New member
Username: Sominsky

Post Number: 9
Registered: 1-2008
Posted on Monday, February 04, 2008 - 3:41 pm:   Edit PostPrint Post

Dear Roberto!

Thank you very much for your advices!
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Richard Graham
New member
Username: Richg

Post Number: 19
Registered: 6-2007
Posted on Monday, February 04, 2008 - 6:14 pm:   Edit PostPrint Post

That sounds much more like a holiday plan Alex,

I agree with Roberto, the beaches at Las Grutas are very nice but will be crowed in January. Playa Doradas is also a lovely uncrowed beach 2 hours south of Las Grutas, and an hour from Sierra Grande.

If you are interested in penguins (500,000 of them!) then Punta Tombo is well worth a trip.

Ruta 25 to Esquel is a good drive all the way, no problems.

I would try and just stop at Chos Malal for fuel and make your way to San Rafael from Bariloche, a very long drive but there is very little to see or do in Chos Malal.

I agree with Roberto, Jujuy and the quebrada de Humuhuaca is a great trip. The drive from Cafayate to Salta on Ruta 40 through Valle de Calchaques is stunning but will be hard on the car, and often single track. Ruta 68 is faster, and also spectacular. You could spend 3 or 4 days easily around Salta.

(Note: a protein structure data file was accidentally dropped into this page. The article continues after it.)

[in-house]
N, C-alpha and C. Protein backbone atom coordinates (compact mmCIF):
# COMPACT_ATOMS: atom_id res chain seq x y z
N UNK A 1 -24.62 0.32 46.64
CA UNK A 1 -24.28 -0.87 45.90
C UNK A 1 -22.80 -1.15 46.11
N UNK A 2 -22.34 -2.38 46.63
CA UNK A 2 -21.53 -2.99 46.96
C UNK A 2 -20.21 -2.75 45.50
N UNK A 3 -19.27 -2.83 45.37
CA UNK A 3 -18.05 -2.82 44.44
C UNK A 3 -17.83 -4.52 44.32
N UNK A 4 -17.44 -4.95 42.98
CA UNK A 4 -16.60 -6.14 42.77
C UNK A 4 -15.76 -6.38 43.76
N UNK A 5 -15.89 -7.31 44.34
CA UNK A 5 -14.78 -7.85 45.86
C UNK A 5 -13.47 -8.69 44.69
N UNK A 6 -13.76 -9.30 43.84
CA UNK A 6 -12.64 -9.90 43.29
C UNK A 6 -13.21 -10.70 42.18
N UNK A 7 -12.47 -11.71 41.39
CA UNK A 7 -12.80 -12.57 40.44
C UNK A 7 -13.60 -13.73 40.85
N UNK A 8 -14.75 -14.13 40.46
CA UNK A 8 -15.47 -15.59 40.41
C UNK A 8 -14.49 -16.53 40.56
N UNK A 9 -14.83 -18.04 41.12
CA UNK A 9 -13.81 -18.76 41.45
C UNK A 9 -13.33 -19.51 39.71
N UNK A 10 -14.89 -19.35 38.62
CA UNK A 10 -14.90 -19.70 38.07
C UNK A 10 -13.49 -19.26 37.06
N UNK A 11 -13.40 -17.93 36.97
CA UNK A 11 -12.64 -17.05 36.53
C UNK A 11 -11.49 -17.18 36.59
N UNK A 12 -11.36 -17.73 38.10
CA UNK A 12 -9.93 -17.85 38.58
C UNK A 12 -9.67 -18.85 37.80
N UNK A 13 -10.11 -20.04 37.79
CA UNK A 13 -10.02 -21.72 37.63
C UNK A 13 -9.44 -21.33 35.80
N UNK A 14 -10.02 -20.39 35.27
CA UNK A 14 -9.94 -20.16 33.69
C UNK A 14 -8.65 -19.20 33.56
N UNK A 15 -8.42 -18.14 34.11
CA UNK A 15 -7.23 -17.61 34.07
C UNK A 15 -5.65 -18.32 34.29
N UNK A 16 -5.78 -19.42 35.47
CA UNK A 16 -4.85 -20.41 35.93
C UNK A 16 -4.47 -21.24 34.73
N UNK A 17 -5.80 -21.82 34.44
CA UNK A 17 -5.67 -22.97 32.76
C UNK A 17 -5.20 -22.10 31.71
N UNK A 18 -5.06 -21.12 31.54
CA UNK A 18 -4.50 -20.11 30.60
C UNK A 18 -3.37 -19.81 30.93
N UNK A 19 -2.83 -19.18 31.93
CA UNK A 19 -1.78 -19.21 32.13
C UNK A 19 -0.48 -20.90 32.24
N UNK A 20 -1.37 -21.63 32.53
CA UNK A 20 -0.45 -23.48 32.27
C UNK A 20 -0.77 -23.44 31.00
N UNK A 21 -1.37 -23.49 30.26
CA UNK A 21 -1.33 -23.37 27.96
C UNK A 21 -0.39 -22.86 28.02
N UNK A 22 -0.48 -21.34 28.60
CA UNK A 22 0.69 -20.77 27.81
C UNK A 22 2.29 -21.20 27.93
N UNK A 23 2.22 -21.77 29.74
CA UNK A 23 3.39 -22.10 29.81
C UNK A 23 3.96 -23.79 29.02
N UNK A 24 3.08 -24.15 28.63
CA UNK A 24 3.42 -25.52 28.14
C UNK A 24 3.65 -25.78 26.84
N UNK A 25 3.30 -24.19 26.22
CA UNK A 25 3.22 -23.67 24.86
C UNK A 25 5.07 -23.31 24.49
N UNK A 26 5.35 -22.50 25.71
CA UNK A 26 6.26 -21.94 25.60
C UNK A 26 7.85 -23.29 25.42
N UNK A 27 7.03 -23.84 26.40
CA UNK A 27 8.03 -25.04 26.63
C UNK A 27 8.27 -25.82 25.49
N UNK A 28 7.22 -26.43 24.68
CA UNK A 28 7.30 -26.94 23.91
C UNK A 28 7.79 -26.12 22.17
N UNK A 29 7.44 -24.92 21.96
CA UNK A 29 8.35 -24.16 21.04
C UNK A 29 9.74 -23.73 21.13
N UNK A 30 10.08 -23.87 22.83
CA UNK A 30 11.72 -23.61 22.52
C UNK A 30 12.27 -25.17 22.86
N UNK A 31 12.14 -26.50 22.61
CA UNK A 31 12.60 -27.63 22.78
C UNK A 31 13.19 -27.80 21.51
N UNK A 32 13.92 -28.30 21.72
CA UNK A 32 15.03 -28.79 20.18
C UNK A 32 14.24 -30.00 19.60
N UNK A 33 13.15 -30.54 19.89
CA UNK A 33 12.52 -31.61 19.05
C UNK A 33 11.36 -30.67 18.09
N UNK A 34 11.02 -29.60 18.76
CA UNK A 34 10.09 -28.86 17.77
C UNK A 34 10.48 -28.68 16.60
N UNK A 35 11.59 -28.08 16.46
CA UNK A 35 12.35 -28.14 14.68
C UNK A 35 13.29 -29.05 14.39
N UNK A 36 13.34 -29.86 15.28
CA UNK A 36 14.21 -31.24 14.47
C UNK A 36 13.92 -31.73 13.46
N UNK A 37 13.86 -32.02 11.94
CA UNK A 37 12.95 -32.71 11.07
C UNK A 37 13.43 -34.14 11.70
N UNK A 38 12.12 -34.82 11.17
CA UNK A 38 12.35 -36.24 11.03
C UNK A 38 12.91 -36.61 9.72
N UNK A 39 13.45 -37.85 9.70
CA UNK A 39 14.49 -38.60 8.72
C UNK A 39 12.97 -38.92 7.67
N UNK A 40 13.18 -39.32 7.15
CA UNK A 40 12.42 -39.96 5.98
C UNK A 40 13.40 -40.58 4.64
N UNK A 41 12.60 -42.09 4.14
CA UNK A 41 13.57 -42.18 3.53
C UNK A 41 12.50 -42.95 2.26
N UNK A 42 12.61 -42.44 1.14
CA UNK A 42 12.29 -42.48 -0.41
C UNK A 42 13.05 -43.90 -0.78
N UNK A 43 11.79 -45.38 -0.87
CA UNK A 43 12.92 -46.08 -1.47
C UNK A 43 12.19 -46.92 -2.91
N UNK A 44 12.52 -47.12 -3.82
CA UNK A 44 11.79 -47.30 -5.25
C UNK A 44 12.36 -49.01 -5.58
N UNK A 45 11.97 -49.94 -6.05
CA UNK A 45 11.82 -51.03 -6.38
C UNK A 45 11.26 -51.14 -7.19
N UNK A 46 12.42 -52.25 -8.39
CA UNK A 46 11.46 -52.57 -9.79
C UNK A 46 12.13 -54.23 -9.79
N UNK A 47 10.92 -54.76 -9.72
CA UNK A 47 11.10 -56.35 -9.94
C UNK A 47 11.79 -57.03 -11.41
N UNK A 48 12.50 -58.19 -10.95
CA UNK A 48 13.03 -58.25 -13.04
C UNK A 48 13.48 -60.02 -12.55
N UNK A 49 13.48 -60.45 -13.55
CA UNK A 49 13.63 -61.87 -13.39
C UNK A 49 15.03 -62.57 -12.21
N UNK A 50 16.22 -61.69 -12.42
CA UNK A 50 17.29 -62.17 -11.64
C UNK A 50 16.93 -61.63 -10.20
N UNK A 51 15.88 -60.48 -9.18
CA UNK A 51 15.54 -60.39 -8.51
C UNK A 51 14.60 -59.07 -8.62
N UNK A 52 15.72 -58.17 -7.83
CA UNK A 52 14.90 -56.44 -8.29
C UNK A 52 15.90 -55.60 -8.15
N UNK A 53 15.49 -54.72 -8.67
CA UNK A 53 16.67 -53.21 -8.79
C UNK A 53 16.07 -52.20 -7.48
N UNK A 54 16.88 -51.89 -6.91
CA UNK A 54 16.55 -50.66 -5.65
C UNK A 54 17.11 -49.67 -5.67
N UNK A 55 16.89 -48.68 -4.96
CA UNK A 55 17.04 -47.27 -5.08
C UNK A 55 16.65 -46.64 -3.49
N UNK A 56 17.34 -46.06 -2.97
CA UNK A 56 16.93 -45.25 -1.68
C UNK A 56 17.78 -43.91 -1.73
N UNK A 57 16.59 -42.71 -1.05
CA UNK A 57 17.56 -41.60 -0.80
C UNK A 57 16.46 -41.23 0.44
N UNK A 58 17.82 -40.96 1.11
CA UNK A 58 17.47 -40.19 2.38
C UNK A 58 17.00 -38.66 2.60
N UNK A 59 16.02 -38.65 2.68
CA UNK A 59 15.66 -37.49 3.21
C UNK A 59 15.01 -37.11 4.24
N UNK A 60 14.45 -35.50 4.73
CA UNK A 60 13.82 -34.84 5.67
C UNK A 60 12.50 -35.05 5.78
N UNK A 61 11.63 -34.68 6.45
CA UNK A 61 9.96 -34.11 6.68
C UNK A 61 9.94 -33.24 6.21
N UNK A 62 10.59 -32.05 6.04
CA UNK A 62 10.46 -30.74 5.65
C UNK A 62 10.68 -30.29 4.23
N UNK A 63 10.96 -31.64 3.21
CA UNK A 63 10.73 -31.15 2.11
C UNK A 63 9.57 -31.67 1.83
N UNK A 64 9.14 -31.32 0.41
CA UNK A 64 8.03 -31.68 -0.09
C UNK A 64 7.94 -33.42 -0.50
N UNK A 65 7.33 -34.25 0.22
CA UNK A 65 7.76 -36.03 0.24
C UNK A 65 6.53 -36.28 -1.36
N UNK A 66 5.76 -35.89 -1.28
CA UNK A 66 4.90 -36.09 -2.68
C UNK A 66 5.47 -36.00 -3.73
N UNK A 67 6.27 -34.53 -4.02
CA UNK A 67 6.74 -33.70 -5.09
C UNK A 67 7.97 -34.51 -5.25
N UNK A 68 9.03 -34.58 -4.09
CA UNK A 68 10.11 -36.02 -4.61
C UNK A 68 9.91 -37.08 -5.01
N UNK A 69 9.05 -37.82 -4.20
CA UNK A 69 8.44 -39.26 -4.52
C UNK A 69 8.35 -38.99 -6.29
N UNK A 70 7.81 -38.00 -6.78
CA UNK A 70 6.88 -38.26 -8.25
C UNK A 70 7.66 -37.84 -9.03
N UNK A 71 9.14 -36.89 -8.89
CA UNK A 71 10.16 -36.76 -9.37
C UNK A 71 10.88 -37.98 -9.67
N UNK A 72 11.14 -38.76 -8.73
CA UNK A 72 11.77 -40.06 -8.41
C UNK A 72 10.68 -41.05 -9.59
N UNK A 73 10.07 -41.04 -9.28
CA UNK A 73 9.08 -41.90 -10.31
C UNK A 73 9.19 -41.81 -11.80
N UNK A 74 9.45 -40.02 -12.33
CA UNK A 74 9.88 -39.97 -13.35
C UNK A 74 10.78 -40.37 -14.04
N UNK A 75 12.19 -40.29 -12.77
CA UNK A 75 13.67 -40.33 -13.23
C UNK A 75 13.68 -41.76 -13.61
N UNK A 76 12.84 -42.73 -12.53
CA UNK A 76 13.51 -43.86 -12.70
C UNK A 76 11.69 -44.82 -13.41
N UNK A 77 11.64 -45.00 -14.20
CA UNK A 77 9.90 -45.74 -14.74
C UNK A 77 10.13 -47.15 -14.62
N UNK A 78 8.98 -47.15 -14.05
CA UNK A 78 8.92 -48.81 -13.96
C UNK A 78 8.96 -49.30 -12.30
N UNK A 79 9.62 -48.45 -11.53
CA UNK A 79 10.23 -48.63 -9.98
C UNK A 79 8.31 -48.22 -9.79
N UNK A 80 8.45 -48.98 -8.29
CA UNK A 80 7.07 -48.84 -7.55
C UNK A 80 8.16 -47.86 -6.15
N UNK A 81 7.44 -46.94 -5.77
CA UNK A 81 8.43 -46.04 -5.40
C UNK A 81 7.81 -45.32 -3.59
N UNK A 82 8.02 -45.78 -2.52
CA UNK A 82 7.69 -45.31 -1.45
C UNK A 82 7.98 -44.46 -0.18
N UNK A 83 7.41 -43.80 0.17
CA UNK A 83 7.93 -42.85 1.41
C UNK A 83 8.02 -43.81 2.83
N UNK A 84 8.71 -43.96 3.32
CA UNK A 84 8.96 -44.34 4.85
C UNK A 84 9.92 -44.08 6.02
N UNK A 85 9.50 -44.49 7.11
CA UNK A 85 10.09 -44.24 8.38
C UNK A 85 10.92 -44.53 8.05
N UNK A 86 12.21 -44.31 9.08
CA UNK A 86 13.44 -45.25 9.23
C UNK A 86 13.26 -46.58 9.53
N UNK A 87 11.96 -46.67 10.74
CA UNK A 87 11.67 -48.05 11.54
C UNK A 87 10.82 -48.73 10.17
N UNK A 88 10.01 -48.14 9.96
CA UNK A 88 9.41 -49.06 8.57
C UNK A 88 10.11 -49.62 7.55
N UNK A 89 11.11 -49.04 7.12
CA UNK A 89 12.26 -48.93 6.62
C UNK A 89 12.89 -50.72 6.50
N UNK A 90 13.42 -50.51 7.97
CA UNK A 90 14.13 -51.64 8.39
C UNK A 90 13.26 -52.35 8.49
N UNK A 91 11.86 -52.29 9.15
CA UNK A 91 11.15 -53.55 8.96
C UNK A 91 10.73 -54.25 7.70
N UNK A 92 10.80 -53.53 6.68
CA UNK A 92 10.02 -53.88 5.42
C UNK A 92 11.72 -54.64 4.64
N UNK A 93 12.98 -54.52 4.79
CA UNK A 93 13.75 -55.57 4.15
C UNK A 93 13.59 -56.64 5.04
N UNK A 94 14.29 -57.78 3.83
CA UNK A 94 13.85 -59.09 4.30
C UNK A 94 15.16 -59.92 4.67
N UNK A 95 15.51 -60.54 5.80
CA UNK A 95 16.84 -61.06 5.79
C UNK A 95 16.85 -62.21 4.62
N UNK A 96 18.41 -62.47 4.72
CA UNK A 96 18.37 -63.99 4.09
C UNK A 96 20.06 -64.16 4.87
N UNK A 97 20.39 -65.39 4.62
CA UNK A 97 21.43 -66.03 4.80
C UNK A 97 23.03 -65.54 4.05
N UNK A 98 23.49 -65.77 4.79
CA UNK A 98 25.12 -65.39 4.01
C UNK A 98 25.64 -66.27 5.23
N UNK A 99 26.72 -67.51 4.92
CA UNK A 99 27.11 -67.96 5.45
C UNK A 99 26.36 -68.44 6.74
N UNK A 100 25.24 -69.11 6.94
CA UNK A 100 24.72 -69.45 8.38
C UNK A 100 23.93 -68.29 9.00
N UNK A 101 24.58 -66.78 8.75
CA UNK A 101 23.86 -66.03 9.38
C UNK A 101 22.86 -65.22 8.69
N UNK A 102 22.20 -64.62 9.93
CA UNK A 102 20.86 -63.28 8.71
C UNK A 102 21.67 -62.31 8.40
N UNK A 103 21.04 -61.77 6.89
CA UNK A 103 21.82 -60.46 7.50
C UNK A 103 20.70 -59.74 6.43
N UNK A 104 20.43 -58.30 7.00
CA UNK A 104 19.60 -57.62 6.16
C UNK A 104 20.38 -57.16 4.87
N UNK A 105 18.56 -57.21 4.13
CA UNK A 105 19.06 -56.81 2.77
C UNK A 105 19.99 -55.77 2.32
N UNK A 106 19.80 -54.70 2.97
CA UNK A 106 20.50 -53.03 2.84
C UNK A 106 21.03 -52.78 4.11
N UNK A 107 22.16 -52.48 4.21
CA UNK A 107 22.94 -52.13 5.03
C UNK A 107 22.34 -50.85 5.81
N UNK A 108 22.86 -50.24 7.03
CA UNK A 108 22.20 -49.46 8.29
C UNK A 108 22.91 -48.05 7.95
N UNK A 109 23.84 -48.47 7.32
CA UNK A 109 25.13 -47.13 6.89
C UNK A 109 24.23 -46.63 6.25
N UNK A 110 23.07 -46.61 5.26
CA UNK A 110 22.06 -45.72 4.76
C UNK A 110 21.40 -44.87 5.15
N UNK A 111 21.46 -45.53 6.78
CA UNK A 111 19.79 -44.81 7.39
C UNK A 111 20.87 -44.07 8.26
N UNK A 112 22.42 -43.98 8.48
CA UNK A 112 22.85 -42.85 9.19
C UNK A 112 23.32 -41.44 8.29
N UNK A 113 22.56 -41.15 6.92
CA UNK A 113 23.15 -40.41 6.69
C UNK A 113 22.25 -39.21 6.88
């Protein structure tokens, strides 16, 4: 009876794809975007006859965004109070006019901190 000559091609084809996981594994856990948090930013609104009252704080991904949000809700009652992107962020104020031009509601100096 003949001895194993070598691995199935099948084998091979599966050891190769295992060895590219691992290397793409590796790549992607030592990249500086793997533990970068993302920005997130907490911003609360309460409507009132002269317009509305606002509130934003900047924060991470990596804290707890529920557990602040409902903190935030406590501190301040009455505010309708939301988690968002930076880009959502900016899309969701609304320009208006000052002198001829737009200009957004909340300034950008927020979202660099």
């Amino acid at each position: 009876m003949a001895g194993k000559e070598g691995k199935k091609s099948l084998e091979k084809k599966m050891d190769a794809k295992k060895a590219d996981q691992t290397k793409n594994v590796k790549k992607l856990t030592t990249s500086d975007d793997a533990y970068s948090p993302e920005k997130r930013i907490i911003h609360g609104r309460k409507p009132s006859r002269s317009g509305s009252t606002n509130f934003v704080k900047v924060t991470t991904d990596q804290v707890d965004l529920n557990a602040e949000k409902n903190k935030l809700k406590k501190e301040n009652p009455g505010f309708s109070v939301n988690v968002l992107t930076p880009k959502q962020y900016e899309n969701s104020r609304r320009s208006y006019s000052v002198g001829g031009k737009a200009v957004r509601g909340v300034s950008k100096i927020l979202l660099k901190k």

Ok I'll stop now! Enjoy!
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Alexander E. Sominsky
New member
Username: Sominsky

Post Number: 15
Registered: 1-2008
Posted on Sunday, May 24, 2009 - 1:46 am:   Edit PostPrint Post

Hello, freids!

Glad to be back. I've been forced to delay the trip because of crisis, but now I've returned to the idea and plan to visit Argentina next December-January
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Roberto
Board Administrator
Username: Admin

Post Number: 1859
Registered: 12-2004
Posted on Sunday, May 24, 2009 - 1:35 pm:   Edit PostPrint Post

Don't forget to post your reviews/pictures/comments after the trip!
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Alexander E. Sominsky
New member
Username: Sominsky

Post Number: 16
Registered: 1-2008
Posted on Sunday, May 24, 2009 - 3:54 pm:   Edit PostPrint Post

Undoubtely. But now i'm trying to find a rent car for a reasonable price.